Perfect soldiers WW1
Eight PERFECT soldiers, great-grandsons of Margaret 'Peggy' Reid and Jonathan Goldspink, enlisted during the First World War. Peggy Reid was a descendant of the Burramattagal (Parramatta) Clan. Three of her grandsons were born in Rockhampton, to Alfred Perfect and Alice Cook - Joseph, William and Arthur, all volunteered to serve with the First AIF.
Joseph PERFECT #200 25th Infantry Battalion, Machine Gun Section
Joseph PERFECT, was the first of three Perfect brothers from Rockhampton to volunteer to serve for his country. Joe trained at Alderley camp, just outside Brisbane, before embarking for overseas in June 1915, arriving in Egypt when troops were still serving at Gallipoli, he landed on the Peninsula in early September.
Joe was soon appointed Lance Corporal in October but was wounded just a few weeks later and was taken by hospital ship to St Elmos Hospital on the island of Malta with bomb wounds to both legs and his left arm.
Joe spent Christmas 1915 recovering from his wounds before being transferred to Cairo where he awaited a hospital transport ship to take him back to Australia. Joe was already estranged from his wife Myra Cowell in 1914, they were granted a divorce in 1920. He returned to his work with Queensland Railways later becoming a first-class engine driver.
William Alfred PERFECT #3429 Light Horse Depot Regiment
William PERFECT, volunteered on Anzac Day, 1917. Although married, he too was estranged from his wife, Irene Cowell sister of his brother Joe's wife Myra, and was at the time also employed with the Queensland Railways, as a coalman.
When William arrived in Brisbane he was assigned to the 29th Reinforcements for the 2nd Light Horse Regiment but his life in camp was not an easy one. William was charged on three occasions with being AWOL including whilst recuperating from a hernia operation. After the operation William developed complications, which resulted in a recommendation for medical discharge.
Arthur PERFECT #7757 15th Infantry Battalion
Arthur PERFECT the youngest of the three brothers stepped forward on the 5th May 1917 age 19. He left Sydney aboard HMAT Euripides arriving in England just in time for Xmas, where they spent the English winter in camp before sailing for France in April 1918.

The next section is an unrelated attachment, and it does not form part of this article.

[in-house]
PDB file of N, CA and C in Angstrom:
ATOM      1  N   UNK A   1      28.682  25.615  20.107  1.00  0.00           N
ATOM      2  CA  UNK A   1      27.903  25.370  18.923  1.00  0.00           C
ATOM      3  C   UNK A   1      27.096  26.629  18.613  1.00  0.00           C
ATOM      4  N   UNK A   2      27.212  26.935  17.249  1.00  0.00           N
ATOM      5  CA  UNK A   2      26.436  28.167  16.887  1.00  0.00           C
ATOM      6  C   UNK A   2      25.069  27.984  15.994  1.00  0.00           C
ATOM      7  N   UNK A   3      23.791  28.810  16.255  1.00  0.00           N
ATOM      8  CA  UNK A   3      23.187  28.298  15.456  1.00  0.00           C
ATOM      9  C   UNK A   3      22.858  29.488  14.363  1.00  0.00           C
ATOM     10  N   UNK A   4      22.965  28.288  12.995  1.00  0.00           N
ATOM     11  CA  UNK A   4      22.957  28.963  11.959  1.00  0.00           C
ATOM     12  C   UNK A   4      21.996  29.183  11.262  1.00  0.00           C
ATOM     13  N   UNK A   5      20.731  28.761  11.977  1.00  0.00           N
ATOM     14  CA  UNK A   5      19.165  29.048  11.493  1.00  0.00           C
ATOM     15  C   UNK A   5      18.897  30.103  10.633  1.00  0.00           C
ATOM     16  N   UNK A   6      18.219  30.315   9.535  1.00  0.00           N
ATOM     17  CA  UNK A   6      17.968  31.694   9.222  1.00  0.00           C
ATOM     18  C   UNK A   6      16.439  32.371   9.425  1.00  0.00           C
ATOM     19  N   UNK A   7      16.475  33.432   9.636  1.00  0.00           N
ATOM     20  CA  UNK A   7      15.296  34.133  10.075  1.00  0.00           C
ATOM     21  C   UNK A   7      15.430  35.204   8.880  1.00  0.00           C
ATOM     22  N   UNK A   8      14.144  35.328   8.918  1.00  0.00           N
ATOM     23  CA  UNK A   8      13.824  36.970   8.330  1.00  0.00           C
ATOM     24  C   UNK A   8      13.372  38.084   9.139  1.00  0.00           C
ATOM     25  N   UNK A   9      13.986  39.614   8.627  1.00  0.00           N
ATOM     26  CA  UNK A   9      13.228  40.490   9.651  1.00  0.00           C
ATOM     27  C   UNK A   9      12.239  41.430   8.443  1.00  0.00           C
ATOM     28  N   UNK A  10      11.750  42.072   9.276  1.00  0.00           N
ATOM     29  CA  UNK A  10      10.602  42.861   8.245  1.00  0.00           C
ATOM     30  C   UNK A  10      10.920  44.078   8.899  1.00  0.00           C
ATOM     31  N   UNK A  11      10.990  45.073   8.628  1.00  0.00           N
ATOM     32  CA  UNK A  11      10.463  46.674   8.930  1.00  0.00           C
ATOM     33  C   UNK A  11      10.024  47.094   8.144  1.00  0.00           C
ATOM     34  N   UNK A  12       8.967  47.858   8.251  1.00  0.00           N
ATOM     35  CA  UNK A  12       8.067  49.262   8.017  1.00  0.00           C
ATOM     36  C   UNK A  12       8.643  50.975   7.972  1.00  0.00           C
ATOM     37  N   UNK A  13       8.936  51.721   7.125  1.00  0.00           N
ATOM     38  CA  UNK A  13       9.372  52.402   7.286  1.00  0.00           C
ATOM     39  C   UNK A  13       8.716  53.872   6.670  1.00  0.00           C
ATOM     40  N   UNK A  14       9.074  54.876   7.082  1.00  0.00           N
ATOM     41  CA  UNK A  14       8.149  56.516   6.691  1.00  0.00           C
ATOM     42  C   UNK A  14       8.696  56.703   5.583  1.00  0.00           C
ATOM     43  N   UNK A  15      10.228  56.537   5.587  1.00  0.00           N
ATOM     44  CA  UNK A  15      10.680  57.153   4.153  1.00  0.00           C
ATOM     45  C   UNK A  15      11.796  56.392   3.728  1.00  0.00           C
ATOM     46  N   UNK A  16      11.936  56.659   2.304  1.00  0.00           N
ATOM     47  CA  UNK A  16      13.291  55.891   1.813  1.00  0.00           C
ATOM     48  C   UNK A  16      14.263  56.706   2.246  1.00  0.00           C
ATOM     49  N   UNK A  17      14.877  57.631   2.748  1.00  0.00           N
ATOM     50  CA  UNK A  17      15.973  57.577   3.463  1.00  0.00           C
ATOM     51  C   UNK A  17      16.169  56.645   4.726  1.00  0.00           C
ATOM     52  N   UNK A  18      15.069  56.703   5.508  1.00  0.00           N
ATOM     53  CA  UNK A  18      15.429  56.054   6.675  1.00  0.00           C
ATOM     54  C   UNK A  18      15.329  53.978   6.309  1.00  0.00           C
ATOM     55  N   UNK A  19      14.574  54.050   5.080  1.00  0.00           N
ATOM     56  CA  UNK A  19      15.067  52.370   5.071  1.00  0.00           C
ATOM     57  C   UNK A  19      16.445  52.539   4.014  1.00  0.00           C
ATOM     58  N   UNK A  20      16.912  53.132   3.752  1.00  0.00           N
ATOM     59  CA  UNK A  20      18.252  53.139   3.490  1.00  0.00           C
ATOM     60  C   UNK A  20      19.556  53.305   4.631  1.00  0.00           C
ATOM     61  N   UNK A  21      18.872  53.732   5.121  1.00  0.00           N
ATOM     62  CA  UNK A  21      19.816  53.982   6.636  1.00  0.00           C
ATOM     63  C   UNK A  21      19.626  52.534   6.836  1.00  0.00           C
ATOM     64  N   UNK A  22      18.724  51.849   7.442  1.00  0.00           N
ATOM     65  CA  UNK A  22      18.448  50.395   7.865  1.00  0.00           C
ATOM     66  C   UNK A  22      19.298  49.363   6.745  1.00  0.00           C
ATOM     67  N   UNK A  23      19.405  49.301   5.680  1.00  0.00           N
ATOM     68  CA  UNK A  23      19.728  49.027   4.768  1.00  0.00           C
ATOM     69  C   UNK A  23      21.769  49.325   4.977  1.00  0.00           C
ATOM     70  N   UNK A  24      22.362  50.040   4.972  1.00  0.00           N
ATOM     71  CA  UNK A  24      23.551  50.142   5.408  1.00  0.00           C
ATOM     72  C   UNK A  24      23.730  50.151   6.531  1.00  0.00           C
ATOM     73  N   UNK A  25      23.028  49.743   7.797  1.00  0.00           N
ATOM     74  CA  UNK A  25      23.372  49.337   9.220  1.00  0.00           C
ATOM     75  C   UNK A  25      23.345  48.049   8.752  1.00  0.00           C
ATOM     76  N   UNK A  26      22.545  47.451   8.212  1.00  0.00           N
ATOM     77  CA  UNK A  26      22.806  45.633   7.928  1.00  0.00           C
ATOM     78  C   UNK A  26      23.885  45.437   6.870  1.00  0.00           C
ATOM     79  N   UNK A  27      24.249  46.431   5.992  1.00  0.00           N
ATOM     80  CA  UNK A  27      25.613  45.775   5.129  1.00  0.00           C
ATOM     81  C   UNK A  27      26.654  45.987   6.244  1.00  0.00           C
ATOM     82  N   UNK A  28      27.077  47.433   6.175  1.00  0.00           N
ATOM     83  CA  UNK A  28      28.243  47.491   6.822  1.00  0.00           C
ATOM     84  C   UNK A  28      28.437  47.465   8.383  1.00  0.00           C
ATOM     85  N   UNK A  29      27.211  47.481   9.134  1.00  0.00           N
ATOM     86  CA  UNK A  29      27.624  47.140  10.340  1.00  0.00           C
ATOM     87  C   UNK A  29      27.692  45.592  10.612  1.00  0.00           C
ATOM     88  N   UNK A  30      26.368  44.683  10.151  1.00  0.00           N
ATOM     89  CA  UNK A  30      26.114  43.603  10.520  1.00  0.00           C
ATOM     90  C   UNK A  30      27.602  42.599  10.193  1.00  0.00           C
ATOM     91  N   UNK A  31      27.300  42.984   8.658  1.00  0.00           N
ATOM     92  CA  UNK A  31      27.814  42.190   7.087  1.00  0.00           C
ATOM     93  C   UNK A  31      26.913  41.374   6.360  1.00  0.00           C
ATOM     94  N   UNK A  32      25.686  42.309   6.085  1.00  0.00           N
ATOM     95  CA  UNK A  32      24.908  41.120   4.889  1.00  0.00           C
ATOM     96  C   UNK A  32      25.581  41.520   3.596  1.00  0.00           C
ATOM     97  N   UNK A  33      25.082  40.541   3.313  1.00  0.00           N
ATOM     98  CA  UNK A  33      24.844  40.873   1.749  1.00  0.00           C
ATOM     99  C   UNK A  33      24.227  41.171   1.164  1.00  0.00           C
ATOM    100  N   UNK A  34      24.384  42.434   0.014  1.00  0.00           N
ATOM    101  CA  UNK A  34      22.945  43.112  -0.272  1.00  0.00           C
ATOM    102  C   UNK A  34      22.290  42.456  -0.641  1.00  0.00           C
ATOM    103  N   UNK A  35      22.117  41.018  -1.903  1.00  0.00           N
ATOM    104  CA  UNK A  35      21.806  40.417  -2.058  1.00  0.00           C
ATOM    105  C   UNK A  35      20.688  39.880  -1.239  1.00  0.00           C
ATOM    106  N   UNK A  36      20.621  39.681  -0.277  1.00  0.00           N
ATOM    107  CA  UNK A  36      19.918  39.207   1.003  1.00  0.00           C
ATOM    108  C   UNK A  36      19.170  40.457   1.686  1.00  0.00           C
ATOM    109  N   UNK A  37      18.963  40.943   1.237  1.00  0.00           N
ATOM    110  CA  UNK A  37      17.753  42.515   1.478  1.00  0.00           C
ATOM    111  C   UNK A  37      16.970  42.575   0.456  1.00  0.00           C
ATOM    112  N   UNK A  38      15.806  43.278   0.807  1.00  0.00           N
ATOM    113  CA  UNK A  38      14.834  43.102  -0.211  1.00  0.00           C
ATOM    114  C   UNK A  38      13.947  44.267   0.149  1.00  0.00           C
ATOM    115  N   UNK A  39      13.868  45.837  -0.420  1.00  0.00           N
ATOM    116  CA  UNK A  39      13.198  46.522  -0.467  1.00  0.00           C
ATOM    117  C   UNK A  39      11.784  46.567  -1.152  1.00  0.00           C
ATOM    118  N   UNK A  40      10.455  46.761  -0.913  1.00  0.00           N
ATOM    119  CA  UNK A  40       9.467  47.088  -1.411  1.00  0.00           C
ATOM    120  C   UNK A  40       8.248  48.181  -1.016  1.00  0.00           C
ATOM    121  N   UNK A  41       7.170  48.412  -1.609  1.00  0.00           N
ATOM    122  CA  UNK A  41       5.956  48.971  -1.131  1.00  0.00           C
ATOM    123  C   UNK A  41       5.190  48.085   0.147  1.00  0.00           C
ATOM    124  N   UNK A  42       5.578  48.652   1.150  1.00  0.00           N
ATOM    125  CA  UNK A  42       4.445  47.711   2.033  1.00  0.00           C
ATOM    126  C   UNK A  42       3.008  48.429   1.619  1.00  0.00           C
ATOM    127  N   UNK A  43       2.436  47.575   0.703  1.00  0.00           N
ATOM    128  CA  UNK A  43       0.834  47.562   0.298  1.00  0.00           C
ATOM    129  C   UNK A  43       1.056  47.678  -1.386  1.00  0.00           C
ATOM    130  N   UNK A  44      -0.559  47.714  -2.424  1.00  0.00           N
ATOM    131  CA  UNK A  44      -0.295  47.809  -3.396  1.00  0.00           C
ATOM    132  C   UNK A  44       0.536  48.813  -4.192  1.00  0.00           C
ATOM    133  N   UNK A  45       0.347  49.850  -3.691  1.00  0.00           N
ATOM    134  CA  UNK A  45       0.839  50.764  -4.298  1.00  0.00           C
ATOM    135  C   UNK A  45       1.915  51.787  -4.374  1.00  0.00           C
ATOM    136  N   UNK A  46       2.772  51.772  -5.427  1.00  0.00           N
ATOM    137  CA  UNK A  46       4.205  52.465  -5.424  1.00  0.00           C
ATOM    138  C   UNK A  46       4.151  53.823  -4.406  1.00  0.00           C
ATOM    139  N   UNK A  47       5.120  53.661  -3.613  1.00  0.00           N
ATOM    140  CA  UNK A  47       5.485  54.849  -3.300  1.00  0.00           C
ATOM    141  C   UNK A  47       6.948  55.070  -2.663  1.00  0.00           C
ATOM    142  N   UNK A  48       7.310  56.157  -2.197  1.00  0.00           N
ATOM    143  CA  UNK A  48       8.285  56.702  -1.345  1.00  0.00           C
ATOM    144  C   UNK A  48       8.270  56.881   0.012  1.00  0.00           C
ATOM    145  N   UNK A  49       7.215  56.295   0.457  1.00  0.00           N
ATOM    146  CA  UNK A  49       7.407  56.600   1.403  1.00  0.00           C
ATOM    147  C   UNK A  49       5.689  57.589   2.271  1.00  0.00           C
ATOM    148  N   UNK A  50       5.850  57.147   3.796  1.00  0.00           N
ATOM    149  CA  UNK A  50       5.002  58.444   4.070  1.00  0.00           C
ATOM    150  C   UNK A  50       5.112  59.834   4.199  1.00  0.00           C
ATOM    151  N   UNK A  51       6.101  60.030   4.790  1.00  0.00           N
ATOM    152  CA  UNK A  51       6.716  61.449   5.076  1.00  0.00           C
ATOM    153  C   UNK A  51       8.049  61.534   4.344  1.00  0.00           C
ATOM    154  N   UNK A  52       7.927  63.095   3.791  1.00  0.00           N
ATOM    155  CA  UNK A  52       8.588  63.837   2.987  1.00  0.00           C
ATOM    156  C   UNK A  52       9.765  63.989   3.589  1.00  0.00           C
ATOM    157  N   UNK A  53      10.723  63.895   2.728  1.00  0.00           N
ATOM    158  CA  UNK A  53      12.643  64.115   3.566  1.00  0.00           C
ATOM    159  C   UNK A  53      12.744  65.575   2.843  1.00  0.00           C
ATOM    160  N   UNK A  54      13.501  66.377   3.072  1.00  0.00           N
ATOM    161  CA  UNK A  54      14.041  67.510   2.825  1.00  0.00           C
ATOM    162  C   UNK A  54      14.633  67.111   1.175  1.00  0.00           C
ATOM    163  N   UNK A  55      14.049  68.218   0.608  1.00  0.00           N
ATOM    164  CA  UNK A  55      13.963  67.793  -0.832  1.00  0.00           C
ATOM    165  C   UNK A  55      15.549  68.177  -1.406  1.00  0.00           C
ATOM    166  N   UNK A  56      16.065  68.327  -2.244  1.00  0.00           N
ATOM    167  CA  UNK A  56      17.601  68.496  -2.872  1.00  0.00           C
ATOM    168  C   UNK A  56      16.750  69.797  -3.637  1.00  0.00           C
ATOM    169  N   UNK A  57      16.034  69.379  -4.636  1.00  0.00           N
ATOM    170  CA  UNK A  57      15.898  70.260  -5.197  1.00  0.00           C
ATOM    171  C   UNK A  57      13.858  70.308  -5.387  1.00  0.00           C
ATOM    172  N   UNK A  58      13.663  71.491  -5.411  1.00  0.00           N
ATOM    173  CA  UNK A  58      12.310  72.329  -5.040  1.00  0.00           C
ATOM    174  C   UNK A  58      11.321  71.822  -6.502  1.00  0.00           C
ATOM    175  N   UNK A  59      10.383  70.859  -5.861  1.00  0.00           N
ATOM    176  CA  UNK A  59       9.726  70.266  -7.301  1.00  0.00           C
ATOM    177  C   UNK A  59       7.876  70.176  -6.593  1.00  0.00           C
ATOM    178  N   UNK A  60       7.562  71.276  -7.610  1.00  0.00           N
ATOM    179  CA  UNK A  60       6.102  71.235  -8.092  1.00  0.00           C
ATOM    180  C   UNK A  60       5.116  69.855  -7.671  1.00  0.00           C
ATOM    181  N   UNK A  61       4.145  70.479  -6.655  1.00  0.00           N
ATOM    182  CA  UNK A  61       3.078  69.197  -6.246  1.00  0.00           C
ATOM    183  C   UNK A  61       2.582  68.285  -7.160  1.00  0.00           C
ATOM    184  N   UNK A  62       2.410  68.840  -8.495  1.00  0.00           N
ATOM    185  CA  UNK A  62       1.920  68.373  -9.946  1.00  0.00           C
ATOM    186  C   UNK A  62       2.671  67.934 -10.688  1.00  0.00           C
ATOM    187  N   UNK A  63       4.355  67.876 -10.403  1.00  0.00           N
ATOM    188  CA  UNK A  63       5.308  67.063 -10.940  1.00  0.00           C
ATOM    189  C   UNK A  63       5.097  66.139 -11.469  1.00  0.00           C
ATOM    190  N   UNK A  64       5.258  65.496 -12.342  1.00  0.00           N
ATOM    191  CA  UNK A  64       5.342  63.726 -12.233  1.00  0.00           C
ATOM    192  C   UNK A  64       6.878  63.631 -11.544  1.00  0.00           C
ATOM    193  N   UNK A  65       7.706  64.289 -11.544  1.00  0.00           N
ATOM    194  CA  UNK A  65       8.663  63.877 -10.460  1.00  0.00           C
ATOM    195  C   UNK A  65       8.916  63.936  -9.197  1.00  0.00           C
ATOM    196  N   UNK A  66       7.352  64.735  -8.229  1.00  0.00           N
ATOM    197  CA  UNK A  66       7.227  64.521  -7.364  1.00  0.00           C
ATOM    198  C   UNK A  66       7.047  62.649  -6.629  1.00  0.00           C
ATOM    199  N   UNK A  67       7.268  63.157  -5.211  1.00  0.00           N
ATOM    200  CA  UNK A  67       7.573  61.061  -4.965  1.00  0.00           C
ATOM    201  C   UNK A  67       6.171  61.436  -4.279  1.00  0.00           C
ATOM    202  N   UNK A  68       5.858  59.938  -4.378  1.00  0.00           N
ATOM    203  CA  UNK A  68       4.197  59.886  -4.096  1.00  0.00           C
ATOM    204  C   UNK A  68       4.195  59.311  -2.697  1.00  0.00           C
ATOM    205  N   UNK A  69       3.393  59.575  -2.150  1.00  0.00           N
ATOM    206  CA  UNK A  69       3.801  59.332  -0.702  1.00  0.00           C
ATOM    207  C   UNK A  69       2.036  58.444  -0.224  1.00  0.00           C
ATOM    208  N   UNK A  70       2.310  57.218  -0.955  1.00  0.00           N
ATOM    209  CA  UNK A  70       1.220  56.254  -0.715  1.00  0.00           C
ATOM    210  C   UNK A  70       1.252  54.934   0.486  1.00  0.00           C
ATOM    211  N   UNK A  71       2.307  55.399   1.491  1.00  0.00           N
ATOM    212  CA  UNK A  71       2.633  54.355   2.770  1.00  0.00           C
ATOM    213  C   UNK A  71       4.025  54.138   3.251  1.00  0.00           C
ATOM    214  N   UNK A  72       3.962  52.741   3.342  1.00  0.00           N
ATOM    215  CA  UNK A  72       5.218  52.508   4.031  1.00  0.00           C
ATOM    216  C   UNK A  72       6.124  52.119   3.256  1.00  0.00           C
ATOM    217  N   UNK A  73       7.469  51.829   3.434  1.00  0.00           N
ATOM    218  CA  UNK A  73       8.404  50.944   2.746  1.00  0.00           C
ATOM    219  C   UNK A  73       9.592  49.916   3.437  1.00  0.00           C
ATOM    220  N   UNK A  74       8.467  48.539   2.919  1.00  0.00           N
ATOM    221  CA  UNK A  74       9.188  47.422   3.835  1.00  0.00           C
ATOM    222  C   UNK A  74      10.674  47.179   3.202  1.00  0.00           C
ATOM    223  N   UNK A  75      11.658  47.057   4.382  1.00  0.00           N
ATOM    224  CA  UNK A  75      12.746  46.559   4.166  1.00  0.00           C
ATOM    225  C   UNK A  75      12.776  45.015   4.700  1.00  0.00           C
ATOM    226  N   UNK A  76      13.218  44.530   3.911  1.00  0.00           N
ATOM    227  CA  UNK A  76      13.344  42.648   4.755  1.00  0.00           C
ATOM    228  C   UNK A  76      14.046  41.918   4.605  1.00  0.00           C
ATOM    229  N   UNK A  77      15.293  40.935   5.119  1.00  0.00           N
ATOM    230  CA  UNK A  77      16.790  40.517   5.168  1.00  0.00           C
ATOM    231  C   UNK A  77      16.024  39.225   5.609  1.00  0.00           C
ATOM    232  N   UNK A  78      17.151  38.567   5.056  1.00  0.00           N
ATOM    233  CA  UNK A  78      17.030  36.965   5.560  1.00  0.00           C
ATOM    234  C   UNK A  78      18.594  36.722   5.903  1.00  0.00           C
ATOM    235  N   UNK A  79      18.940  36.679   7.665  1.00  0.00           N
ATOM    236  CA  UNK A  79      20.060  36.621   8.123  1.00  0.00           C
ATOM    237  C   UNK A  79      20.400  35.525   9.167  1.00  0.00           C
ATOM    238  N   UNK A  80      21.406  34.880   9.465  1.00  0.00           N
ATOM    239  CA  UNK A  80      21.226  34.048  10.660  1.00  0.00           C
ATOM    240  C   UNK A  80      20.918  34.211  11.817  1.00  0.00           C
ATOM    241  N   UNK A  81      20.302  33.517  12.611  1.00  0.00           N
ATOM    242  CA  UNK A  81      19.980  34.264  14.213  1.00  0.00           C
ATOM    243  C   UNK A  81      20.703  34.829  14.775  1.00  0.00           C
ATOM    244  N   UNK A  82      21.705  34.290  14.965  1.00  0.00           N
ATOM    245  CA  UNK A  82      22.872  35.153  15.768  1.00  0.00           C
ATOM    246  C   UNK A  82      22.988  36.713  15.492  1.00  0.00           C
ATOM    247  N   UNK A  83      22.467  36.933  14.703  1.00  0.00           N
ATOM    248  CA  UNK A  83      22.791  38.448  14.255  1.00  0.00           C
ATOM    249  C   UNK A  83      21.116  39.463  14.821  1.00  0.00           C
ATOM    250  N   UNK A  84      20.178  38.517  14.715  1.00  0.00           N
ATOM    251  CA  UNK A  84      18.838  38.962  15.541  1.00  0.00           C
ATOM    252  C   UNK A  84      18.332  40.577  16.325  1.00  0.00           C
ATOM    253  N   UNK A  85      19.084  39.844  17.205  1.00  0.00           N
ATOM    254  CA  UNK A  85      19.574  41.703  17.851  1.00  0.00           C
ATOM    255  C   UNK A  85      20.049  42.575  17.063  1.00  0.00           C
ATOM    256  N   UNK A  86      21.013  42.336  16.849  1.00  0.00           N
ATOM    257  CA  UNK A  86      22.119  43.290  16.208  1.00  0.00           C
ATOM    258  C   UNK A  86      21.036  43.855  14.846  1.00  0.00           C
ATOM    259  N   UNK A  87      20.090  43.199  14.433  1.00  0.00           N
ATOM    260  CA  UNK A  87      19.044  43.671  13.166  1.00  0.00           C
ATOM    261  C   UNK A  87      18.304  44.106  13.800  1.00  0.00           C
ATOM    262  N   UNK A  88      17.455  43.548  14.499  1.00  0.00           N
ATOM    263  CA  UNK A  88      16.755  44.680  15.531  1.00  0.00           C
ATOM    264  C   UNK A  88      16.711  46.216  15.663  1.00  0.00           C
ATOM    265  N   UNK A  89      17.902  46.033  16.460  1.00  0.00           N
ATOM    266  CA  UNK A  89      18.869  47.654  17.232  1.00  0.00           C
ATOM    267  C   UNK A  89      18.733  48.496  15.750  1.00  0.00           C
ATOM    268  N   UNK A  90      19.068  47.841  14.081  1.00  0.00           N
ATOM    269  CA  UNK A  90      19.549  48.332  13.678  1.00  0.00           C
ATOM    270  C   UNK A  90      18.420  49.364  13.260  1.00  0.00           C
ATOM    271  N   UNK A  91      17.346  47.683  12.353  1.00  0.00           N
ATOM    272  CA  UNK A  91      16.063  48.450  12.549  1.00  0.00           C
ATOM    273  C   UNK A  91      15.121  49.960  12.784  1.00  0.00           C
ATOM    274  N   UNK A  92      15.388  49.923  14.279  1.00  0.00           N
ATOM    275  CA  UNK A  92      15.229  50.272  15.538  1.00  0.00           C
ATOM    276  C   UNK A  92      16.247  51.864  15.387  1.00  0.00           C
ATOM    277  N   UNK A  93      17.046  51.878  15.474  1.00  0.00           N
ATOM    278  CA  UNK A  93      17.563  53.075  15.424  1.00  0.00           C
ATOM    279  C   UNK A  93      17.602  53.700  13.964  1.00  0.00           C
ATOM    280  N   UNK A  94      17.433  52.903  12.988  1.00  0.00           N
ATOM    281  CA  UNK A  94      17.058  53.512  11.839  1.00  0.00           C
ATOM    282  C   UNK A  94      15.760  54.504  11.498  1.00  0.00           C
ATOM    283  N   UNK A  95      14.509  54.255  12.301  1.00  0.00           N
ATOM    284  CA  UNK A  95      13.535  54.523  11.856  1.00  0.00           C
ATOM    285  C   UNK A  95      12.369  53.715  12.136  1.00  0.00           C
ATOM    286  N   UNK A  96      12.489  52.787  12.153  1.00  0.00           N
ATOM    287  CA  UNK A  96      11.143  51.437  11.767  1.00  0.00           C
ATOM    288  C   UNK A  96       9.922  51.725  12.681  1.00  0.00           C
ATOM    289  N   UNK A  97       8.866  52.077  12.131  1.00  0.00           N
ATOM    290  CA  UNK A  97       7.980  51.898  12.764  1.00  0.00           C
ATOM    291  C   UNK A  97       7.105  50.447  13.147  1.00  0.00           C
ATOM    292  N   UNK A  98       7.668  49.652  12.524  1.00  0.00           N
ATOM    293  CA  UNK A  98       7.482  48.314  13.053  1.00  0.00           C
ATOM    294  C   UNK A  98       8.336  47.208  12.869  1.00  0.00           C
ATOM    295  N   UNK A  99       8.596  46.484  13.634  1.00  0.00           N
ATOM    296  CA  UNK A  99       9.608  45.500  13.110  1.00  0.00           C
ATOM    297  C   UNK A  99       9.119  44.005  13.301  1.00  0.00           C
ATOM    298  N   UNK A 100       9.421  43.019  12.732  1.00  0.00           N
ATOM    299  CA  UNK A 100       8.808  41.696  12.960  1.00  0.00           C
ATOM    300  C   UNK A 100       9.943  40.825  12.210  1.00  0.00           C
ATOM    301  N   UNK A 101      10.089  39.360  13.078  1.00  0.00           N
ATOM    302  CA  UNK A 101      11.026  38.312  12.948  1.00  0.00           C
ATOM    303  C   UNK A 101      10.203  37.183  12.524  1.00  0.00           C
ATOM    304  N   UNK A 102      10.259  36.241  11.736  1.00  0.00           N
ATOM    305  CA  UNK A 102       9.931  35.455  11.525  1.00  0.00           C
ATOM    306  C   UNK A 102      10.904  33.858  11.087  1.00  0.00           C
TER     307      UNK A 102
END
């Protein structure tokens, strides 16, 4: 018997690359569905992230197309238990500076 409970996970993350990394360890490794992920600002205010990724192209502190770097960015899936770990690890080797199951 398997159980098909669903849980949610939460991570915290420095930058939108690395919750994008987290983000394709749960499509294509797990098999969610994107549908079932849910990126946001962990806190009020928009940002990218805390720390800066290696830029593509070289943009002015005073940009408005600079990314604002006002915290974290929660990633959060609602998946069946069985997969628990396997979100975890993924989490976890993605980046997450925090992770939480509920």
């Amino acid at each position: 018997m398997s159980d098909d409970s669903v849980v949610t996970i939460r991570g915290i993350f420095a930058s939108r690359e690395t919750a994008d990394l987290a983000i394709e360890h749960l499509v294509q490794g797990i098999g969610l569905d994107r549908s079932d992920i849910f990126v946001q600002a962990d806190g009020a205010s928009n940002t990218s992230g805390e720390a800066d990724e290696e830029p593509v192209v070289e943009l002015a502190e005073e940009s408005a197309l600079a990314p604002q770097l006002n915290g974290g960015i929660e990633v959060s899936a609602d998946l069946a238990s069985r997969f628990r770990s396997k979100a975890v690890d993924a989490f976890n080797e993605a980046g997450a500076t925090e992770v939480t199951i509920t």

Arthur was transferred to the 15th Infantry Battalion and joined them at Villers-Bretonneux. In June 1918 he was admitted to hospital with trench fever, which was spread by lice which inhabited the soldiers uniforms. Not long after returning to his battalion, he was wounded in action and suffered a severe gun shot wound to his right thigh and back. Arthur did not return to the front line, after spending many weeks recovering from his wounds in England, he was returned to Australia in February 1919.
In 1927 Arthur Perfect married Monica 'Mona' Sallows, they had three children, Arthur Niles, Brian Richard and Doreen. Arthur like his older brothers returned to work with Queensland Railways, later attaining the position of fireman and finally as an engine driver, he died in 1979.
Many thanks once again go to Philippa Scarlett and Christine Cramer for their assistance.
Further reading ...
- Queensland’s Indigenous Servicemen [oral history, 12min]
- Kohen, James L. The Darug and their neighbours : the traditional Aboriginal owners of the Sydney region. Darug Link in association with the Blacktown and District Historical Society, 1993
- Kohen, James L. Daruganora: Darug country - the place and the people. Rev. edition, part 2. Darug Genealogy, Darug Tribal Aboriginal Corporation, 2009
The information in this blog post has been researched by State Library staff and volunteers, it is based on available information at this time. If you have more information that you would like to share or further research uncovers new findings, this post will be updated.